Stress corrosion cracking of candidate materials for nuclear waste containers

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Types 304L and 316L stainless steel (SS), Incoloy 825, Cu, Cu-30%Ni, and Cu-7%Al have been selected as candidate materials for the containment of high-level nuclear waste at the proposed Yucca Mountain Site in Nevada. The susceptibility of these materials to stress corrosion cracking has been investigated by slow-strain-rate tests (SSRTs) in water which simulates that from well J-13 (J-13 water) and is representative of the groundwater present at the Yucca Mountain site. The SSRTs were performed on specimens exposed to simulated J-13 water at 93{degree}C and at a strain rate 10{sup {minus}7} s{sup {minus}1} under crevice conditions and at a ... continued below

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37 p.

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Maiya, P.S.; Shack, W.J. & Kassner, T.F. September 1, 1989.

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Types 304L and 316L stainless steel (SS), Incoloy 825, Cu, Cu-30%Ni, and Cu-7%Al have been selected as candidate materials for the containment of high-level nuclear waste at the proposed Yucca Mountain Site in Nevada. The susceptibility of these materials to stress corrosion cracking has been investigated by slow-strain-rate tests (SSRTs) in water which simulates that from well J-13 (J-13 water) and is representative of the groundwater present at the Yucca Mountain site. The SSRTs were performed on specimens exposed to simulated J-13 water at 93{degree}C and at a strain rate 10{sup {minus}7} s{sup {minus}1} under crevice conditions and at a strain rate of 10{sup {minus}8} s{sup {minus}1} under both crevice and noncrevice conditions. All the tests were interrupted after nominal elongation strains of 1--4%. Examination by scanning electron microscopy showed some crack initiation in virtually all specimens. Optical microscopy of metallographically prepared transverse sections of Type 304L SS suggests that the crack depths are small (<10 {mu}m). Preliminary results suggest that a lower strain rate increases the severity of cracking of Types 304L and 316L SS, Incoloy 825, and Cu but has virtually no effect on Cu-30%Ni and Cu-7%Al. Differences in susceptibility to cracking were evaluated in terms of a stress ratio, which is defined as the ratio of the increase in stress after local yielding in the environment to the corresponding stress increase in an identical test in air, both computed at the same strain. On the basis of this stress ratio, the ranking of materials in order of increasing resistance to cracking is: Types 304L SS < 316L SS < Incoloy 825 {congruent} Cu-30%Ni < Cu {congruent} Cu-7%Al. 9 refs., 12 figs., 7 tabs.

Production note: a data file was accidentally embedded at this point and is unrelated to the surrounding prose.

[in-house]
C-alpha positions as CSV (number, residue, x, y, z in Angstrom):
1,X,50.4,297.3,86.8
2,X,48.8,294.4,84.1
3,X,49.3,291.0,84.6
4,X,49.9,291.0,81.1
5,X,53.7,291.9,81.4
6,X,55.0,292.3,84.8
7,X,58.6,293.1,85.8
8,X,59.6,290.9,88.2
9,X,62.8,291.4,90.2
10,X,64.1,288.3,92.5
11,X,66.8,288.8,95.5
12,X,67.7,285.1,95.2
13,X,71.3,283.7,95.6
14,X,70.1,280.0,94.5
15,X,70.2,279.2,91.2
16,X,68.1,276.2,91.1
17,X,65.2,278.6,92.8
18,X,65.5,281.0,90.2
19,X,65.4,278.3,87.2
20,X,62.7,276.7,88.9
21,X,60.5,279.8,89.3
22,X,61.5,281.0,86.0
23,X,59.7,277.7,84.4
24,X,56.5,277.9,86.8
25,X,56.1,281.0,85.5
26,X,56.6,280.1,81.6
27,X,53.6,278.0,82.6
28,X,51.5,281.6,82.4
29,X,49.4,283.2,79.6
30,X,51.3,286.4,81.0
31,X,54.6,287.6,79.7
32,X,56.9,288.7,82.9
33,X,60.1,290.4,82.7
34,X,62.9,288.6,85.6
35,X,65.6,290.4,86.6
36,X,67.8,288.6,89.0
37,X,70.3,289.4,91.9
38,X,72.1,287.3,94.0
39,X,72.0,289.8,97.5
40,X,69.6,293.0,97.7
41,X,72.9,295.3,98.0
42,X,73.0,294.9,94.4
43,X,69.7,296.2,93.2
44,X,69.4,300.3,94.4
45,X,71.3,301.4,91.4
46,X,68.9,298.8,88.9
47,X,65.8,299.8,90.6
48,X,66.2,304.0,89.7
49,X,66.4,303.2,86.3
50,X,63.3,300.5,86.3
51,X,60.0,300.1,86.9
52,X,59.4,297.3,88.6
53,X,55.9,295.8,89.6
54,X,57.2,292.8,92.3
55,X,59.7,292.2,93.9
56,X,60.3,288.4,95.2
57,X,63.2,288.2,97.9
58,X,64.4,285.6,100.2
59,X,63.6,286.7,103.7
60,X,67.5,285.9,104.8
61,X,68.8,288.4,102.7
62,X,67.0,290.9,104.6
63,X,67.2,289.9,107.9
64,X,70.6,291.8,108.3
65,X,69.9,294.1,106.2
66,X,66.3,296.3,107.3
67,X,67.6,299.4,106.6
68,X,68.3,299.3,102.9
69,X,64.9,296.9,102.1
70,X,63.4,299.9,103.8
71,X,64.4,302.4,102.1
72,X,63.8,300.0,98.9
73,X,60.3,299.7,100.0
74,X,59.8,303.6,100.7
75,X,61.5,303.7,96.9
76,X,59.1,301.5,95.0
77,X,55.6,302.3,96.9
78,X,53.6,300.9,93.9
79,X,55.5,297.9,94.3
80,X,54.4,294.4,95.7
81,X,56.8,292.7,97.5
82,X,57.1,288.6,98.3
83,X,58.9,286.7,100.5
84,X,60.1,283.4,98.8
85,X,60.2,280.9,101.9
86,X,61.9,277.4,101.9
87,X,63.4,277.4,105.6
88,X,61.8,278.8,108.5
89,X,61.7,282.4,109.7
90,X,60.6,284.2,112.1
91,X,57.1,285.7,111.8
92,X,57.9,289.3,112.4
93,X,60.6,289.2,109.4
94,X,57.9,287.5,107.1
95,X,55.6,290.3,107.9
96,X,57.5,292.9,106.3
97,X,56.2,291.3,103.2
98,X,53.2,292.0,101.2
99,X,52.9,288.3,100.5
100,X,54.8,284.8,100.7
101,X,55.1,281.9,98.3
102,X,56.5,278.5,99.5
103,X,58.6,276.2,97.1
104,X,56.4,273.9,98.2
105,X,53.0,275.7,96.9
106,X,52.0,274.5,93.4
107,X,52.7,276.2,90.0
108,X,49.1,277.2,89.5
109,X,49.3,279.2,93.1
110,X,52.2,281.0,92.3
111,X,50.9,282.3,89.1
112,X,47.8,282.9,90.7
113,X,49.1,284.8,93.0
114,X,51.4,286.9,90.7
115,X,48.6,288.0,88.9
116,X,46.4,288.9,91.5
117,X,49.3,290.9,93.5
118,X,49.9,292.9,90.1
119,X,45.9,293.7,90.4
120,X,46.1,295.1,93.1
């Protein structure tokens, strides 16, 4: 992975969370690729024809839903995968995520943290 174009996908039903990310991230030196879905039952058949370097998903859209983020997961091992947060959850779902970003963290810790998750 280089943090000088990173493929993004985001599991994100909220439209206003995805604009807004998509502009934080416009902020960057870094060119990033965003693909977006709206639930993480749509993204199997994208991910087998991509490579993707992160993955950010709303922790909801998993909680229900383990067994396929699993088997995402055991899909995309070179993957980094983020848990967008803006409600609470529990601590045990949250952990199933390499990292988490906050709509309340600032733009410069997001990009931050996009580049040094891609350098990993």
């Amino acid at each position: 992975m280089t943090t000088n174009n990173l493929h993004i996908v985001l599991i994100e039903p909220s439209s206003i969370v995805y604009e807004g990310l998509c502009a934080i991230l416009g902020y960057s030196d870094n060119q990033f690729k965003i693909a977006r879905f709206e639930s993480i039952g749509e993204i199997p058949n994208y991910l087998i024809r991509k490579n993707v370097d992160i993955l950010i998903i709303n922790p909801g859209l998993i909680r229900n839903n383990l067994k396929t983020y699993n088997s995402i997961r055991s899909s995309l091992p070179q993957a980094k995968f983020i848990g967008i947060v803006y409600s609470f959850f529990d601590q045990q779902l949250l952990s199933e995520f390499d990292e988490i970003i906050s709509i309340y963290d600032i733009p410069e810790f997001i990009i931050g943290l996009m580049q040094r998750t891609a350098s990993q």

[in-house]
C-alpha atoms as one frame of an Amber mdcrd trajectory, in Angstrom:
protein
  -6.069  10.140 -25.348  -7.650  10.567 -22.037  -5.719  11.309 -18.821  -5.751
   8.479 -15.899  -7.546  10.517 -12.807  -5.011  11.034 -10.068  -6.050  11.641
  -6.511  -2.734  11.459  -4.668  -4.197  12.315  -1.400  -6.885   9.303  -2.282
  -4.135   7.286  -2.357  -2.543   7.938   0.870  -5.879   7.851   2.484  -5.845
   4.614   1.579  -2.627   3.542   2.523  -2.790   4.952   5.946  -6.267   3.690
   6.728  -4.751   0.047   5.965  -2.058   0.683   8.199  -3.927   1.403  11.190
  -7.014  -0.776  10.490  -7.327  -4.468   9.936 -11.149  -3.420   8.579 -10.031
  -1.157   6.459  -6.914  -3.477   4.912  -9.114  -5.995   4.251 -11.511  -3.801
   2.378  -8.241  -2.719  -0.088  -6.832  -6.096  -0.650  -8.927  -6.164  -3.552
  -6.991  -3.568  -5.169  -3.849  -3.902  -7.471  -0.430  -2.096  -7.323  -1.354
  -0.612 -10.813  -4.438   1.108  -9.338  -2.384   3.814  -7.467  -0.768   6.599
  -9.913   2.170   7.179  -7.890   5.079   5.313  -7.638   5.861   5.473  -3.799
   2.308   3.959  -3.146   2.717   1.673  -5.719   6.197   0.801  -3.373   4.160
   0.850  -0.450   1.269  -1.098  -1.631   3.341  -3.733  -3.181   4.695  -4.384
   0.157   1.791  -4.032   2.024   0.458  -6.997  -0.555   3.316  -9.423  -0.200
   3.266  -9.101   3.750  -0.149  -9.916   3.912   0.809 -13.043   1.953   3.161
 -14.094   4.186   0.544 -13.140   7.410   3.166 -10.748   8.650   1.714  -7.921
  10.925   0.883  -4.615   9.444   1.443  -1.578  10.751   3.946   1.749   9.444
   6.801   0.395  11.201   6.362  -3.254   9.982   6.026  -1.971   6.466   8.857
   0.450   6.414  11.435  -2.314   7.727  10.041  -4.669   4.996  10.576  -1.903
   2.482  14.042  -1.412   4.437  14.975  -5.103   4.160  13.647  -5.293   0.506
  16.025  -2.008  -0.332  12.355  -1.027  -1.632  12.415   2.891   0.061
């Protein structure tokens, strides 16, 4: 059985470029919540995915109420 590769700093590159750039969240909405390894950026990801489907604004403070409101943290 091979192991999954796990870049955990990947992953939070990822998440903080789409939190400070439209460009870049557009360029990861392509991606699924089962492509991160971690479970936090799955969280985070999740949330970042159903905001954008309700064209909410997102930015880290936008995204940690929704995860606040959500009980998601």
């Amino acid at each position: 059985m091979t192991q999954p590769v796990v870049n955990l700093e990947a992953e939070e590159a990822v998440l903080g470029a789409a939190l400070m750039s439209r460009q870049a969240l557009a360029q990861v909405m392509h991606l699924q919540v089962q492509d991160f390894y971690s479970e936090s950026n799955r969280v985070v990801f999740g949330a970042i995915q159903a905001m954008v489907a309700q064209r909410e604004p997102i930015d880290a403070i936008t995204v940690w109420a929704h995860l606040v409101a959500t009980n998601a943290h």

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37 p.

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INIS; OSTI as DE90003827

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  • NACE Corrosion `90, Las Vegas, NV (United States), 23-27 Apr 1990

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  • Other: DE90003827
  • Report No.: CONF-900403--3
  • Grant Number: W-31109-ENG-38
  • Office of Scientific & Technical Information Report Number: 137660
  • Archival Resource Key: ark:/67531/metadc620433

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Reports, articles and other documents harvested from the Office of Scientific and Technical Information.

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  • September 1, 1989

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  • June 16, 2015, 7:43 a.m.

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  • Dec. 15, 2015, 6:03 p.m.

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Maiya, P.S.; Shack, W.J. & Kassner, T.F. Stress corrosion cracking of candidate materials for nuclear waste containers, article, September 1, 1989; Illinois. (digital.library.unt.edu/ark:/67531/metadc620433/: accessed December 13, 2017), University of North Texas Libraries, Digital Library, digital.library.unt.edu; crediting UNT Libraries Government Documents Department.